Our 5th best 3DS game strives to merge the different styles of 3D and 2D Mario games into one amalgamation of platforming goodness that combines 3D Mario movement with the linear style of level you’d more likely see in 2D Mario to produce something quite different. Add to that the amazing 3D visuals that the 3DS supplies and you’ve got a great pick-up-and-play Mario game that is just delightful to play through.

"It's a fun Mario game, which are the "comfort food" of platformers. Easy to play and digest, pretty to look at, and definitely the game that best uses 3D. What's not to like?" – Jonnas

"It may not go into the books as the best Mario game, but Super Mario 3D Land was just a very fun Mario title. The cutesy art style felt like a 3D rendition of Super Mario Bros. 3, which was confirmed with the return of the Super Leaf. It made some great use of the 3DS's 3D function as well." – Vileplume2000


Not content with bringing Pilotwings back from the dead, the 3DS would soon bring the long forgotten Kid Icarus series back from a 21 year hiatus. Unlike Pilotwings Resort though, Kid Icarus: Uprising plays nothing like the previous games. It’s a third-person shooter that’s split between on-rails aerial shooter sections and more free-roaming linear stages to fight through.

Sporting a cool difficulty system where you bet currency to determine how hard a level is and some of the funniest dialogue you’ve ever seen in a game, along with 9 different types of weapons to play with, Kid Icarus: Uprising shows just how talented of a director Sakurai is.

"Kid Icarus: Uprising is one of those rare games which I can still remember the hype for around its time of release, not least because it was a fantastic revival of what most Nintendo fans assumed to be long-gone franchise but it also had a lengthy single-player campaign featuring some truly dynamic gameplay, a fantastic multiplayer mode which was worth dipping into and an advanced AR card-battling system which I fondly remember buying many Kid Icarus branded trading cards for in the days when you could obtain them via exchanging points for them via the Stars Catalogue... I never did get to fully complete the album either.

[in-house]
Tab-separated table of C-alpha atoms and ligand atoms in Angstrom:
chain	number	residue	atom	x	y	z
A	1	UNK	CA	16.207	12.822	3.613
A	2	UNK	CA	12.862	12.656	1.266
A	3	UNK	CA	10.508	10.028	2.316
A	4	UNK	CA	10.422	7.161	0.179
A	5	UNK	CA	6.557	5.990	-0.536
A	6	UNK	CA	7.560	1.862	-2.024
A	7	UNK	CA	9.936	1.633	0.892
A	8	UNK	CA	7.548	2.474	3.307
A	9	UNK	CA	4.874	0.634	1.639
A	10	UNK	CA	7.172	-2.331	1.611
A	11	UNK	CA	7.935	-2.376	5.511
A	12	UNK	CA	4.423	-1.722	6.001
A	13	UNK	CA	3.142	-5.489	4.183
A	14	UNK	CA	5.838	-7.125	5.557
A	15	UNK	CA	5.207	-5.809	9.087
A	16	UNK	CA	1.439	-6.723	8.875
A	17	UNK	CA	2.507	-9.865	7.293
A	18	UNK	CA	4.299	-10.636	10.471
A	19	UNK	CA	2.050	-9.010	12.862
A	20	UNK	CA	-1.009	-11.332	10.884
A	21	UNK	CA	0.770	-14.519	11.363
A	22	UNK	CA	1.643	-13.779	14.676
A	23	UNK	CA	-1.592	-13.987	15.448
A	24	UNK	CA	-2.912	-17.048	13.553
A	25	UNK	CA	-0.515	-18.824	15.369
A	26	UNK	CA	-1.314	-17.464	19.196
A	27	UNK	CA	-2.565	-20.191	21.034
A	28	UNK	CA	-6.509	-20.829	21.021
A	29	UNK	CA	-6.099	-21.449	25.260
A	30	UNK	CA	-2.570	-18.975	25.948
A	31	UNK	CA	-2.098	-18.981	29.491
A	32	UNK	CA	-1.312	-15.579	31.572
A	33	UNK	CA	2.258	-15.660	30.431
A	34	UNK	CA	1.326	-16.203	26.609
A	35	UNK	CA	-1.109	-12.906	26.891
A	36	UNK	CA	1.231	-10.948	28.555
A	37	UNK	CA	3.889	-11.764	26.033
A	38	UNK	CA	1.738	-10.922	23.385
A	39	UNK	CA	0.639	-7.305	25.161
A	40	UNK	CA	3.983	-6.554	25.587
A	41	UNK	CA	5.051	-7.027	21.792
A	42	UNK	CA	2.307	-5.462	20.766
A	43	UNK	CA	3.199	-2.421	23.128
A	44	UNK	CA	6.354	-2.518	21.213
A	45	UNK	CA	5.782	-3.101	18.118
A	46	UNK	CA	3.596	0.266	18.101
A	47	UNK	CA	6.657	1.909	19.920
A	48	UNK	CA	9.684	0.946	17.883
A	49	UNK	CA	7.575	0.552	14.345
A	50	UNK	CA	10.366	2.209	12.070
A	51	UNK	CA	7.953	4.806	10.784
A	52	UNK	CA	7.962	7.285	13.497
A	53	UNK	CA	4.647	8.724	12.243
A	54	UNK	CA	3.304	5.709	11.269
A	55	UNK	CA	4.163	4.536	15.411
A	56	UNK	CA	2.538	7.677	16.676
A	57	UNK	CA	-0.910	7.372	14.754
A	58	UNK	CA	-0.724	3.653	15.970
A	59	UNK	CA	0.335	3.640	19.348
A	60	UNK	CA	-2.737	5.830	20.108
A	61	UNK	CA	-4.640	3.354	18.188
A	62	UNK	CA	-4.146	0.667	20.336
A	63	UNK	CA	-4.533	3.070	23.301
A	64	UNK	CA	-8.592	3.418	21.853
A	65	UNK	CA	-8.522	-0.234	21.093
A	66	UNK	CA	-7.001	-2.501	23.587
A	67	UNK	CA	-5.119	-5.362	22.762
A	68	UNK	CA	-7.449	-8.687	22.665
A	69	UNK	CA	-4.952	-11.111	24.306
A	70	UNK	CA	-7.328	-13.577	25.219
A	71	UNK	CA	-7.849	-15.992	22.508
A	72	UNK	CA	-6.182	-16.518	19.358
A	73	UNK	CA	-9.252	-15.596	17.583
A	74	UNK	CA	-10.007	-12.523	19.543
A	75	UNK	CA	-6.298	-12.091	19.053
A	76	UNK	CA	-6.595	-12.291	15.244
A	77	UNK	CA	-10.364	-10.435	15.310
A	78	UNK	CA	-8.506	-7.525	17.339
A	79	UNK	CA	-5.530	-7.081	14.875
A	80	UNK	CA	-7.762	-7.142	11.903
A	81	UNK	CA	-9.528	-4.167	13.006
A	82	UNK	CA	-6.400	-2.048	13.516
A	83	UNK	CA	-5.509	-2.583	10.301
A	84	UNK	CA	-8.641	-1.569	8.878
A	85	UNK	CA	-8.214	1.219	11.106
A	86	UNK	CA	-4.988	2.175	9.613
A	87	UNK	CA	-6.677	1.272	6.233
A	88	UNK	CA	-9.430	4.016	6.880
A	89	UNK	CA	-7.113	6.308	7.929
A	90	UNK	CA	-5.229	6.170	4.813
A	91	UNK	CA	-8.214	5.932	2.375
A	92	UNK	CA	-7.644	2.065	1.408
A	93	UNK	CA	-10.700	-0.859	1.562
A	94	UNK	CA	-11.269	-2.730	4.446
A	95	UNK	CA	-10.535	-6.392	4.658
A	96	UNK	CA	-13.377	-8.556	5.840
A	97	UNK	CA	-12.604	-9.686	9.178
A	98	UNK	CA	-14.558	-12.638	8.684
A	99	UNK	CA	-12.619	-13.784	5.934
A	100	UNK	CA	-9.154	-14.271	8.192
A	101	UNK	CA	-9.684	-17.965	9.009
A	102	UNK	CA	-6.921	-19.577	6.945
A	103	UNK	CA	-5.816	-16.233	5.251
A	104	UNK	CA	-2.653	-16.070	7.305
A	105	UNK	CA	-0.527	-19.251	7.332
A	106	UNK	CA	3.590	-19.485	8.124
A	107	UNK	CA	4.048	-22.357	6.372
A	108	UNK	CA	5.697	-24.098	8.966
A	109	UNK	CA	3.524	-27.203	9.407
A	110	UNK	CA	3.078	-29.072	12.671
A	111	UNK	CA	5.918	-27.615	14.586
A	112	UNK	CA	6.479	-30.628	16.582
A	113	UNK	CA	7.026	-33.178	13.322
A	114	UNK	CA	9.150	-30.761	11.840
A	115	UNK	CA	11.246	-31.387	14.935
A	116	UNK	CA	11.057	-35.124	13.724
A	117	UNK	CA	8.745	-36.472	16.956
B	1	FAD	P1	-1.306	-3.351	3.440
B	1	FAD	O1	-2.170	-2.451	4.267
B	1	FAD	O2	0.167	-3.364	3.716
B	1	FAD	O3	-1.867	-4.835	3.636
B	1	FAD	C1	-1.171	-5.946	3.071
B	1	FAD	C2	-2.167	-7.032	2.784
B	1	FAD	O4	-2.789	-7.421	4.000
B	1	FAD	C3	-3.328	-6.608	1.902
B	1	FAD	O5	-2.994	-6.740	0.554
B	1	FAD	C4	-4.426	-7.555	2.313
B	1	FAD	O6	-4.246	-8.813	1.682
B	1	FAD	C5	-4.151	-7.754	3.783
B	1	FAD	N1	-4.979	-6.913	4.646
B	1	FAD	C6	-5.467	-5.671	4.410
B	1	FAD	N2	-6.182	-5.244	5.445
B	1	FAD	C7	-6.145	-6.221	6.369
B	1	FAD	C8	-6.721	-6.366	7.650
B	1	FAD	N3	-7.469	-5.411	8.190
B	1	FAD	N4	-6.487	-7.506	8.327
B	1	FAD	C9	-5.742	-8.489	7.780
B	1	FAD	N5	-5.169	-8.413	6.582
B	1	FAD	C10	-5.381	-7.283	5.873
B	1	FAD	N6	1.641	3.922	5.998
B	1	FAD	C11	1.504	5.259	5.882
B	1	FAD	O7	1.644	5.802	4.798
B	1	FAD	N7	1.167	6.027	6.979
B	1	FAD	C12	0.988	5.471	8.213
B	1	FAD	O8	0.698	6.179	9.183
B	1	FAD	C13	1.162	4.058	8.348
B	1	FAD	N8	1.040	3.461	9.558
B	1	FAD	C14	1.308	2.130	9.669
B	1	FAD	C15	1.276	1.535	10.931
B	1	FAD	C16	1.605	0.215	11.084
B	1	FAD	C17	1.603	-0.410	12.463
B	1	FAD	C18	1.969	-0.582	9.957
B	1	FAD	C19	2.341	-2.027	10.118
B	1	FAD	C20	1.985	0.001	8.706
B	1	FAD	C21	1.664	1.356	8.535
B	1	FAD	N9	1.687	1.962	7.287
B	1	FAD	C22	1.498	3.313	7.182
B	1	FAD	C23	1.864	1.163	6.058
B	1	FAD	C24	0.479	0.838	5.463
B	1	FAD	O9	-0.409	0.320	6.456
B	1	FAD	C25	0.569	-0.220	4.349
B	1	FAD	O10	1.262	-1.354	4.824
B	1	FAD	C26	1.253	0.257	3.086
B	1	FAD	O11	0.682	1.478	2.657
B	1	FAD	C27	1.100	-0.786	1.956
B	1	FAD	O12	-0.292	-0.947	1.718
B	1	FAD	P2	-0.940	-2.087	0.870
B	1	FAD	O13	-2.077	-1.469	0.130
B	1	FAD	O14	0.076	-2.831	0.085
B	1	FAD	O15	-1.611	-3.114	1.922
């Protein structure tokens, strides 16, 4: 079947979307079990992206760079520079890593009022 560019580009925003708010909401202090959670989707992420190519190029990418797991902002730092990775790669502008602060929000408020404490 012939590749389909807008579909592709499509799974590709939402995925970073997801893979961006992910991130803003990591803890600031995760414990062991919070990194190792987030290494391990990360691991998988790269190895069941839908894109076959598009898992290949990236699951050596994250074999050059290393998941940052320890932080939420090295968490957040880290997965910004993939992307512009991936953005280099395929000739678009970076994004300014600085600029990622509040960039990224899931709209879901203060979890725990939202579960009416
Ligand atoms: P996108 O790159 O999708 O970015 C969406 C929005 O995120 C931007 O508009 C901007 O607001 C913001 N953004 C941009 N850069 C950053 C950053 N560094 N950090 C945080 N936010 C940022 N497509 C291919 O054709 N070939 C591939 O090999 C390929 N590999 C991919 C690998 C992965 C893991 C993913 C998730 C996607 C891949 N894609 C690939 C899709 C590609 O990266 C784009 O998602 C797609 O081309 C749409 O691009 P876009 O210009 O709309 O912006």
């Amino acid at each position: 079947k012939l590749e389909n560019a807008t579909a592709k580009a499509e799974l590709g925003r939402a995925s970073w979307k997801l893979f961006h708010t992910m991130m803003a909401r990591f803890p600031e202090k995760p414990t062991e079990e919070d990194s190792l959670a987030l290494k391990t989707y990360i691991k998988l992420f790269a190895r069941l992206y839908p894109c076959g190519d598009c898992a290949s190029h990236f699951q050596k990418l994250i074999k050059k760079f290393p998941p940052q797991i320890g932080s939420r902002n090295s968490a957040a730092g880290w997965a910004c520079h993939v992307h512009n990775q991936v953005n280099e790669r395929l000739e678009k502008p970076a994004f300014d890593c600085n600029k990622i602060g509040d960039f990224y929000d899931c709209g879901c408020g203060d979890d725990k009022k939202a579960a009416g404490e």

But it wasn't perfect, or rather it was close enough but I couldn't help but feel like it had outgrown the hardware that it was released on, due to its control scheme which isn't the most intuitive or easy to use without resorting to using the supplied stand or holding your 3DS in a weird way, I think that this is one title which would benefit immensely from a Switch port; of course you'd lose the 3D but I believe that what you'd gain from the jump in hardware would make it more than worthwhile and even if it doesn't happen, even if we never get another Kid Icarus title again at least it was proven that such an obscure franchise can be reimagined into something glorious with the right person at the helm." - S.C.G


Speaking of Sakurai… he also was brought back to direct the first ever portable Smash Bros. game. An absolute technical miracle in that it brings the fast-paced action of the Smash Bros. series while compromise none of the gameplay, and it was still capable of stereoscopic 3D. It also introduces a whole host of new characters with interesting mechanics for the series and the endlessly replayable Smash Run mode. This may be a bitesize Smash, but it can stand just as proud as the other entries.

"A Super Smash Bros. game on a handheld console was a pipedream for many for years, with discussions circling around the idea during the Brawl hype phase. We eventually finally got one in this game. While a lack of a proper campaign sets this one back in the single player department they still gave you a lot to do in this game and the Classic mode is significantly better than its Wii U counterpart.